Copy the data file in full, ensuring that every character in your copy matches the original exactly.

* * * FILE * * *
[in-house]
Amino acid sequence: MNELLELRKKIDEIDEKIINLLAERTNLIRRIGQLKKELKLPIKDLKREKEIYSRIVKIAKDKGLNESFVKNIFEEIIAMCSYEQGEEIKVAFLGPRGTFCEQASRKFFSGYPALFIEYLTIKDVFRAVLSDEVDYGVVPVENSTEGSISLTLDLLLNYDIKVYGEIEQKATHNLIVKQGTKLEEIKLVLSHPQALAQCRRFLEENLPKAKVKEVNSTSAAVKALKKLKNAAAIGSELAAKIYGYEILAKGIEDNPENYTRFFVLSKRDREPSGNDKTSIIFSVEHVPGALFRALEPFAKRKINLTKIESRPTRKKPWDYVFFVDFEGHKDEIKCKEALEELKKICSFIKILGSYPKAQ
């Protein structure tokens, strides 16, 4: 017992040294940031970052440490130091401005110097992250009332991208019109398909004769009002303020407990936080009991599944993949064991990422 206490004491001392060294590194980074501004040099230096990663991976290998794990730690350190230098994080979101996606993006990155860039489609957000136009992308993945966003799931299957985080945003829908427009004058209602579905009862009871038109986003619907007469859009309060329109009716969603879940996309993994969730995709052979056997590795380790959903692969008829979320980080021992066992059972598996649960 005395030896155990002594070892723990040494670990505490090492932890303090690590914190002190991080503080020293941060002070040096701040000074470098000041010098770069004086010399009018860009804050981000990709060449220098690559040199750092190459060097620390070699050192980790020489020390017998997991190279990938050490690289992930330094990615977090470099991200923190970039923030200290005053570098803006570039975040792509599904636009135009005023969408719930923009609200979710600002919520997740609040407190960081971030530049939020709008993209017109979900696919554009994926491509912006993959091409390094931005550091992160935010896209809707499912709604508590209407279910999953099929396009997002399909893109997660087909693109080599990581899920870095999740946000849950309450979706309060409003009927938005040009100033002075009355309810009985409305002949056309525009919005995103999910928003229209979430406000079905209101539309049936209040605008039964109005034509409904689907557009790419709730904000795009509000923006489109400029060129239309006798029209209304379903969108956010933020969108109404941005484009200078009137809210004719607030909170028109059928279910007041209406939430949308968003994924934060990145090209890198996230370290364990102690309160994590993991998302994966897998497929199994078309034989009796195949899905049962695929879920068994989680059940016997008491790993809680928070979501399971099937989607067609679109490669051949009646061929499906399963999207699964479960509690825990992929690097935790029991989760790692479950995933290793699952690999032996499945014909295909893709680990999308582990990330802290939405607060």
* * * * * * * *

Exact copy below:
[in-house]
Amino acid sequence: MNELLELRKKIDEIDEKIINLLAERTNLIRRIGQLKKELKLPIKDLKREKEIYSRIVKIAKDKGLNESFVKNIFEEIIAMCSYEQGEEIKVAFLGPRGTFCEQASRKFFSGYPALFIEYLTIKDVFRAVLSDEVDYGVVPVENSTEGSISLTLDLLLNYDIKVYGEIEQKATHNLIVKQGTKLEEIKLVLSHPQALAQCRRFLEENLPKAKVKEVNSTSAAVKALKKLKNAAAIGSELAAKIYGYEILAKGIEDNPENYTRFFVLSKRDREPSGNDKTSIIFSVEHVPGALFRALEPFAKRKINLTKIESRPTRKKPWDYVFFVDFEGHKDEIKCKEALEELKKICSFIKILGSYPKAQ
């Protein structure tokens, strides 16, 4: 017992040294940031970052440490130091401005110097992250009332991208019109398909004769009002303020407990936080009991599944993949064991990422 206490004491001392060294590194980074501004040099230096990663991976290998794990730690350190230098994080979101996606993006990155860039489609957000136009992308993945966003799931299957985080945003829908427009004058209602579905009862009871038109986003619907007469859009309060329109009716969603879940996309993994969730995709052979056997590795380790959903692969008829979320980080021992066992059972598996649960 005395030896155990002594070892723990040494670990505490090492932890303090690590914190002190991080503080020293941060002070040096701040000074470098000041010098770069004086010399009018860009804050981000990709060449220098690559040199750092190459060097620390070699050192980790020489020390017998997991190279990938050490690289992930330094990615977090470099991200923190970039923030200290005053570098803006570039975040792509599904636009135009005023969408719930923009609200979710600002919520997740609040407190960081971030530049939020709008993209017109979900696919554009994926491509912006993959091409390094931005550091992160935010896209809707499912709604508590209407279910999953099929396009997002399909893109997660087909693109080599990581899920870095999740946000849950309450979706309060409003009927938005040009100033002075009355309810009985409305002949056309525009919005995103999910928003229209979430406000079905209101539309049936209040605008039964109005034509409904689907557009790419709730904000795009509000923006489109400029060129239309006798029209209304379903969108956010933020969108109404941005484009200078009137809210004719607030909170028109059928279910007041209406939430949308968003994924934060990145090209890198996230370290364990102690309160994590993991998302994966897998497929199994078309034989009796195949899905049962695929879920068994989680059940016997008491790993809680928070979501399971099937989607067609679109490669051949009646061929499906399963999207699964479960509690825990992929690097935790029991989760790692479950995933290793699952690999032996499945014909295909893709680990999308582990990330802290939405607060």